How to make excellent decisions under pressure

We had a strategy, we assembled a great team of folks who had been successful in their prior jobs, we met on a regular basis, we used a bunch of co-working tools to foster collaboration…but we still couldn’t seem to make excellent, impactful decisions! Sound familiar? It’s hard to make excellent decisions under pressure.

We’ve been conditioned to think that make decisions is easy; after all, we make  hundreds of decisions each day.  But what we forget is that most of those are subconscious, requiring little or no functional brain power.

Making a real decision, one which affects money, people and other large-scale problems, is hard.

So, what can you do to make it easier?  The first thing we recommend is to use a framework.  Frameworks are simply a standardized method to guide you through the process of making the decision.  There are numerous advantages that flow from frameworks, but the best, we think, is that it eliminates the bickering about how you and the group are going to go about the task of decision making.  Everyone will assume that you have put hours of research into designing the process.  Well done, you!

We’ve developed a simple framework, in the form of a checklist, to help you.  Essentially you need to address five areas to make great decisions:

  1. Context
  2. Problem/Decision Definition
  3. Developing the Solution
  4. Validating with Stakeholders
  5. Making Your Plan

If you address these areas, and there are a number of questions to challenge your team in each of them, you will develop better understanding and make great decisions for you and you business.

​Please contact us for a free introductory conversation.  It may be the best decision you’ll make all day.

What happens when your change methods seem like madness?

Change is hard, especially in organizations, and many people don’t want it, or at least they don’t want the discomfort that often seems to accompany it. If you’re brought in to be an agent for change, there are typically two paths that will get you there – evolution (which feels cumbersome and slow) or revolution (which is frequently accompanied by destruction, creative or otherwise, pain, and even some suffering).

If you are in a hurry to make things happen, one cause of pain is  having the right intention, but taking action in a way that makes that action seem more sinister than necessary. How do you remove a Band-Aid? Ripping it off can be hurtful and unsettling, but taking time to prepare the team (“this might sting a little, but it’s going to heal better once we put a fresh dressing on there”) lets them in on your thinking a little, and allows them to focus on the outcome, not just the action. On the other hand, telling them everything will be painless and then making the change with a “rrrrrip!” creates distrust, confusion, and fear. Fear and confusion breed questions like:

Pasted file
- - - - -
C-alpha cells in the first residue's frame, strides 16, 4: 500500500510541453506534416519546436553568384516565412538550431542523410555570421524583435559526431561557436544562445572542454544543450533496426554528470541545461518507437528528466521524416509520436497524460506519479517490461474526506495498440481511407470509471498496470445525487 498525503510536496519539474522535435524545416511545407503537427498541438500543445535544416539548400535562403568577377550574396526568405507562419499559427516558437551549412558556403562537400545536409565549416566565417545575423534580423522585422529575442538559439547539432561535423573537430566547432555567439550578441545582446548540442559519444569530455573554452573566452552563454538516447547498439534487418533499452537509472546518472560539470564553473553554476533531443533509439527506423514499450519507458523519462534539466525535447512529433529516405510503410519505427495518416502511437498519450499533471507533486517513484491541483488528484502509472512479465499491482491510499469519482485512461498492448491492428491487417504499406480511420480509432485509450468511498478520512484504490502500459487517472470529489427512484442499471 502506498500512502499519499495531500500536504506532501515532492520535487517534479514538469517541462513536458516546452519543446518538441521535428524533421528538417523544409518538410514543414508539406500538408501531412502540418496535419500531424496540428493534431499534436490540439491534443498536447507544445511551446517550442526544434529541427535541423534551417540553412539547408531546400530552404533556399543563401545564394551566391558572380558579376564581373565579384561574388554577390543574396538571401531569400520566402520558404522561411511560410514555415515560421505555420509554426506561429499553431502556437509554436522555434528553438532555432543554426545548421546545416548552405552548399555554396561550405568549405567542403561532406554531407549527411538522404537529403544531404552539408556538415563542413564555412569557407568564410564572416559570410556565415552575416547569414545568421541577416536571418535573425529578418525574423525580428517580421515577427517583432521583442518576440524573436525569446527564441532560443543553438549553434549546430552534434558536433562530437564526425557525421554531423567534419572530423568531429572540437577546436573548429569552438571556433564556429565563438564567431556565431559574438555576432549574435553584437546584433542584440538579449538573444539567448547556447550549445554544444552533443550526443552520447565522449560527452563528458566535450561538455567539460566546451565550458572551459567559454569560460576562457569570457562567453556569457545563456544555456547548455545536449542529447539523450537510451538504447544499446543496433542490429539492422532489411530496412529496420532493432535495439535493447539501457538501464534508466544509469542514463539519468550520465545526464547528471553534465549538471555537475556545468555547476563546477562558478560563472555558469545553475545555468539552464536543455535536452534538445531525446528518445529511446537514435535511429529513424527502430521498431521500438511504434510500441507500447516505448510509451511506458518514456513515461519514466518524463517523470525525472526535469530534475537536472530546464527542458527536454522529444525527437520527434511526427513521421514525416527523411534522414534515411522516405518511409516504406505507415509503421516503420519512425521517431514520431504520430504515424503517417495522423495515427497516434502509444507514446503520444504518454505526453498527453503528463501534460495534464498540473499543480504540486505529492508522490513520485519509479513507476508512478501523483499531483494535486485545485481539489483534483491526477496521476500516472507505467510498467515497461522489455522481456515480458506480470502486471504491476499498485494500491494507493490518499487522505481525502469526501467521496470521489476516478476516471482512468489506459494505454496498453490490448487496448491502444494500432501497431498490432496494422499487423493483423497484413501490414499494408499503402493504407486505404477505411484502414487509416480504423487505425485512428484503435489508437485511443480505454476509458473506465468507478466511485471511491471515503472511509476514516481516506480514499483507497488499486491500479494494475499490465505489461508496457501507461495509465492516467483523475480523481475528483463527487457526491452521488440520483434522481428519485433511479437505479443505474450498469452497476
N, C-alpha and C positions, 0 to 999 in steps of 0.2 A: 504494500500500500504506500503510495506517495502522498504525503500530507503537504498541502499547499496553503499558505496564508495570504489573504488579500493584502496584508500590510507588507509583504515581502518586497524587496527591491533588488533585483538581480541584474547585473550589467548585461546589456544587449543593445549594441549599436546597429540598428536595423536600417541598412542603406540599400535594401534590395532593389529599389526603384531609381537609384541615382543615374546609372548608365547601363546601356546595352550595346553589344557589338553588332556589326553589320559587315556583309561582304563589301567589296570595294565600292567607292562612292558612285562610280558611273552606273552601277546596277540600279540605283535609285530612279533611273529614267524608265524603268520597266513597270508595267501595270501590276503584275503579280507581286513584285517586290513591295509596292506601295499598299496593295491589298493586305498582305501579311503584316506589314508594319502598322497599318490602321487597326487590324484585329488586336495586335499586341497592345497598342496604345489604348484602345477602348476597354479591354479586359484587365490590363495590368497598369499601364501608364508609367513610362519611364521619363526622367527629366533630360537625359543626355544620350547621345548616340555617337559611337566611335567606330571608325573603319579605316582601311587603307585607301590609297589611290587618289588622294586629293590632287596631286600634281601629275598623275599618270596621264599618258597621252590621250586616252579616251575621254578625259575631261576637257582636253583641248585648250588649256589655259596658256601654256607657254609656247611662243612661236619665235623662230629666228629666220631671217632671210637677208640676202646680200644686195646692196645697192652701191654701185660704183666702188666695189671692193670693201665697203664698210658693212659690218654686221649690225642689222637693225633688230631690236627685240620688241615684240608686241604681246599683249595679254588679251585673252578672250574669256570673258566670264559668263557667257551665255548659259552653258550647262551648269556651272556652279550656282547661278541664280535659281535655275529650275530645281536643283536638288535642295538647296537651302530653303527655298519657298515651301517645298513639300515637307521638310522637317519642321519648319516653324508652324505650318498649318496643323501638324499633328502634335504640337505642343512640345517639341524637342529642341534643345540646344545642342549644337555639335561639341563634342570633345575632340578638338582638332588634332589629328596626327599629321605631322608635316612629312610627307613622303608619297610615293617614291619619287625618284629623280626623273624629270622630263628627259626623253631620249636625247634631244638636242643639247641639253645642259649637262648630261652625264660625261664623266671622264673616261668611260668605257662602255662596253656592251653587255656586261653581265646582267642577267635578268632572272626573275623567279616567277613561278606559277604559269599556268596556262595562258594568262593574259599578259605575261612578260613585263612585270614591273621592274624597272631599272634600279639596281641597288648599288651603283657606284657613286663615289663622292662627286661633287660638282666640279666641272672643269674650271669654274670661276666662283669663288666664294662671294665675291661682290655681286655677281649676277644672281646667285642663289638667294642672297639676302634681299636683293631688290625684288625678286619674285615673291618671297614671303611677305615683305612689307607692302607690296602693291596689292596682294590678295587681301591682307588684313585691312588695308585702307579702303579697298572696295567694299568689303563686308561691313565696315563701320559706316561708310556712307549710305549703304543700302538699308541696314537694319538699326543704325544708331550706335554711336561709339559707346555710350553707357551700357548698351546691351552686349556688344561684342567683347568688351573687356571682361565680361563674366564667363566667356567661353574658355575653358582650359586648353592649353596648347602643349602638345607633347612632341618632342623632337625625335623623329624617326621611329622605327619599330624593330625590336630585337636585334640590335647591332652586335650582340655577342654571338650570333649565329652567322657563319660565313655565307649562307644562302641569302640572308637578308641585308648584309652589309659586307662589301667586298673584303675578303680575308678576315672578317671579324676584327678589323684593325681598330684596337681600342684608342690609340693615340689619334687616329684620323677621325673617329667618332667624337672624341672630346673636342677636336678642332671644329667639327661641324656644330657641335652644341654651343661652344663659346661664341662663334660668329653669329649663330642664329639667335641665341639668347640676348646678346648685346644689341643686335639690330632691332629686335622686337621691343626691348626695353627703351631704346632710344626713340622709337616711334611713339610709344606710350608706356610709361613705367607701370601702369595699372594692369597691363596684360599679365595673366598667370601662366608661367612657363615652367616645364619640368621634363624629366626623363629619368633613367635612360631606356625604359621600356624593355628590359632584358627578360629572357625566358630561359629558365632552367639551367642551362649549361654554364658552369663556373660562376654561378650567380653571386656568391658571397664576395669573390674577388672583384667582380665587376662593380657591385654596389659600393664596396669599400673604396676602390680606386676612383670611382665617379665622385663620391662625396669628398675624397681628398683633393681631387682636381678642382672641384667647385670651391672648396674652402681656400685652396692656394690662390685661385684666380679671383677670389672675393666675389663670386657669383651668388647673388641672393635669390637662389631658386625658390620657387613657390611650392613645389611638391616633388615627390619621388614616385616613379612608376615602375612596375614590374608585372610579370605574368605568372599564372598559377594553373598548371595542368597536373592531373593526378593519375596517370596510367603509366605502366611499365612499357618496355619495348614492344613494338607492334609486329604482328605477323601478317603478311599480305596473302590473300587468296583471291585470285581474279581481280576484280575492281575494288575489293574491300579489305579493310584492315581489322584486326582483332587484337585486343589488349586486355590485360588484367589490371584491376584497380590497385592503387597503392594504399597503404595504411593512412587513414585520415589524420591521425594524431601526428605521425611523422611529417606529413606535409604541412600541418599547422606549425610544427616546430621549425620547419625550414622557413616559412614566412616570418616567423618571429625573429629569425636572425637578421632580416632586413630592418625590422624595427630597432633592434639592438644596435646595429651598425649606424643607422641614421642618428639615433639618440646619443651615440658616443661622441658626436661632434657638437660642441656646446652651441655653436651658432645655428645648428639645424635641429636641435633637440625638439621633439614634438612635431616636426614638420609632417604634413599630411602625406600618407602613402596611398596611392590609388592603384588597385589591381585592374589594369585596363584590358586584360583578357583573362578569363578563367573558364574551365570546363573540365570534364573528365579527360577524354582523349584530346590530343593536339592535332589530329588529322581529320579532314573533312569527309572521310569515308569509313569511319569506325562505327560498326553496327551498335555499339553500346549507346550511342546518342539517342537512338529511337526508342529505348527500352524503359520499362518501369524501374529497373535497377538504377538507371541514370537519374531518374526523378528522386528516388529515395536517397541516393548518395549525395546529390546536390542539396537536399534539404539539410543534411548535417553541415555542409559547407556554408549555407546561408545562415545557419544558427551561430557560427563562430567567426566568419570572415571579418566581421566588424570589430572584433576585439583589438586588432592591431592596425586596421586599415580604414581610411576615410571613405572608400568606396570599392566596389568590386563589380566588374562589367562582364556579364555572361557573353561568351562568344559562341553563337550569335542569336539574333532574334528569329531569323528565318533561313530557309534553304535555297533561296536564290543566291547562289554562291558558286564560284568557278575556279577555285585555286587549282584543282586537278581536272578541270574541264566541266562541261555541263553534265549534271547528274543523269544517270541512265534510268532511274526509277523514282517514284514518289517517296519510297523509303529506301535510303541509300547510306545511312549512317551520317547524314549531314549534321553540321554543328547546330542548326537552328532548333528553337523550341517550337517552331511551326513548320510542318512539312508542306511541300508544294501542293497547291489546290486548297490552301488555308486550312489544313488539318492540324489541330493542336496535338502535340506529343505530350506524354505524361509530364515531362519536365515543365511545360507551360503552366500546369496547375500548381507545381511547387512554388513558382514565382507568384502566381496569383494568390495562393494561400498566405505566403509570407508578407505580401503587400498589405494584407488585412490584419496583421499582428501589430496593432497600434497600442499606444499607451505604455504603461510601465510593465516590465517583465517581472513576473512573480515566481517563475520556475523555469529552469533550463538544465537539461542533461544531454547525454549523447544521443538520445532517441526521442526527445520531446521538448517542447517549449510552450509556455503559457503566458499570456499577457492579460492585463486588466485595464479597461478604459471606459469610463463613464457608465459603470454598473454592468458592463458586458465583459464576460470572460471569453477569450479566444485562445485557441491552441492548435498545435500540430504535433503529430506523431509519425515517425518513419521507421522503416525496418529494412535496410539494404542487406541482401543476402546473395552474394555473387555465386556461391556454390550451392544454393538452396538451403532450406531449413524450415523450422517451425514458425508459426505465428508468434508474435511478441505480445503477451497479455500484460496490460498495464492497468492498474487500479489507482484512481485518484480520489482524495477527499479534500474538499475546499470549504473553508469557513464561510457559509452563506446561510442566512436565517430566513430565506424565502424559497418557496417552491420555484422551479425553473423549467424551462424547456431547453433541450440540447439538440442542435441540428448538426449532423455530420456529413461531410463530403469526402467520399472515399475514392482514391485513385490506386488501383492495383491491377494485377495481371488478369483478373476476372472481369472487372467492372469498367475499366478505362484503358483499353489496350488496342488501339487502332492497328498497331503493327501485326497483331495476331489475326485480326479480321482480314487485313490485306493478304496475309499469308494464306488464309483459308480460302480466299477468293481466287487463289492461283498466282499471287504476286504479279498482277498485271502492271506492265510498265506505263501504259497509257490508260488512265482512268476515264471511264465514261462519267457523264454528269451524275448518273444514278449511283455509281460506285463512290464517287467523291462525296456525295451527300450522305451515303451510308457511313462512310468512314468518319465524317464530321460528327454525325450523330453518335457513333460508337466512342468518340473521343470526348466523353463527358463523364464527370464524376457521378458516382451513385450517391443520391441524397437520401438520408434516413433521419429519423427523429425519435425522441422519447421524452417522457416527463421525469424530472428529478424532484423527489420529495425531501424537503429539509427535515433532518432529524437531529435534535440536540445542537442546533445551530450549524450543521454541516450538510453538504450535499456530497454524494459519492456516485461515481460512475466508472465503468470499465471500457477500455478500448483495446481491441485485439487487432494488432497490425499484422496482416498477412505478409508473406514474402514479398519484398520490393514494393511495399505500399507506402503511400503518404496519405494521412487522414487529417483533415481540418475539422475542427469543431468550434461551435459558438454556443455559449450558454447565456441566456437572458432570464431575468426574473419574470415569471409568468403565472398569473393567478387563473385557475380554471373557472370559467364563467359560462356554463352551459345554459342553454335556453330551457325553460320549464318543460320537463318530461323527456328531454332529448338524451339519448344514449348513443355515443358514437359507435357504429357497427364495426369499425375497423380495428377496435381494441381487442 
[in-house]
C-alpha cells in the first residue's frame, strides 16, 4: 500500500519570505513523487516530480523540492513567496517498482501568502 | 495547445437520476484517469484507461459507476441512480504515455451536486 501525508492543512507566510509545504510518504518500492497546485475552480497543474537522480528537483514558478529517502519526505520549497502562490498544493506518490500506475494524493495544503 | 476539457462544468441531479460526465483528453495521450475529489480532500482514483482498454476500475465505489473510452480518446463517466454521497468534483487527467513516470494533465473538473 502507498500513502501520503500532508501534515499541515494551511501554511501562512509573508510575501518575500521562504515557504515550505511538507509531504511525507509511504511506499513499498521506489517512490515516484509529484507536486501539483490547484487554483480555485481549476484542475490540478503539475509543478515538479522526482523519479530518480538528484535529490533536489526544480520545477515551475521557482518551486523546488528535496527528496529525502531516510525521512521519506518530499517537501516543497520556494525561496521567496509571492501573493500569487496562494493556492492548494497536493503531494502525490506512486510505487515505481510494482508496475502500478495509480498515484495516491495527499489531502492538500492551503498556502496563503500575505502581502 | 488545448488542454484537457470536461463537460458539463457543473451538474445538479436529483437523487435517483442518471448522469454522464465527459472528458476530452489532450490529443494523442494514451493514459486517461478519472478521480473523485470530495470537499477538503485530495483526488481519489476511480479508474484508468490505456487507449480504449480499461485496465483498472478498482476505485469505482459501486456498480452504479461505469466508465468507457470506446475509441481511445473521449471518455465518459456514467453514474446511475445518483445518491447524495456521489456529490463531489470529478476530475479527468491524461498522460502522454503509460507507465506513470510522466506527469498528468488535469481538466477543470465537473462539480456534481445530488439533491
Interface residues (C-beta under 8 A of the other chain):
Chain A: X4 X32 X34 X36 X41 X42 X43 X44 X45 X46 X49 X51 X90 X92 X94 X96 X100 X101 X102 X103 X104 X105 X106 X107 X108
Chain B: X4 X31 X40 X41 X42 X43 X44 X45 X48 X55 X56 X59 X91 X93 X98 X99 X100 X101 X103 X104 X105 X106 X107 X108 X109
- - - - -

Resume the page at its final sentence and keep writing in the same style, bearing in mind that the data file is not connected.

• Don’t they care about our feelings?
  • I didn’t see that coming! Were they being truthful when they said I didn’t have to worry?
  • If change can just happen no matter what the circumstances…what if I’m next?

As a changemaker, your instincts may tell you to get things done quickly so your initiatives don’t stall; that’s valid. Taking a little extra time to set the stage and “p-reinforce” the benefits, though, will help you fix the situation without leaving any scars.

5 Tips to Shut Down the Meeting Room Bully

Stop Bullying Now
​Have you ever been in a meeting, where one person takes over the agenda, commandeers the conversation, and virtually sucks the energy and oxygen out of the room? Sometimes you can be so taken aback, that you don’t even know how to fight. Here are some tips that may come in handy:

  1.  Stare them down. Just like when a two-year-old is throwing a tantrum. Sometimes if everyone simply stops and silently waits, the lack of attention will cut their tirade off at the knees.
  2. Circle the wagons. If they have decided to target an individual and are in attack mode, ignore the bully, but address as many supportive comments as you can to the targeted person.
  3. Keep your buts to yourself. “But” is a signal that you’re not listening, just waiting to interject. It is the same tactic the bully may use. Instead, try “I hear you, and I also think…” 
  4. Take another way home. Sometimes you can’t shut the bully down, but you can work around them and isolate the path to your goal from their negative influence. Eventually they will get the message, or sulk off to their own corner.
  5. The last one, we credit to Megann’s grandfather. Don’t start a fight,  but if they do, stand up for yourself and fight to win. Then walk away.

If you have some boardroom bullies, some negative nitwits, or scared smarties in your office, you may also enlist the help of a professional facilitator. We’d be happy to help.

I’m Megann Willson, and together with my Partner, Steve Willson, we’re PANOPTIKA. We work with our clients to see everthing they need to know (and nothing extraneous) about their customers so they can grow their businesses and make more money. You can find us here, or if you like the blog but forget to check in, you can subscribe. You can also find us on Twitter, or Facebook, or LinkedIn. Did you find this useful? We’d be grateful if you’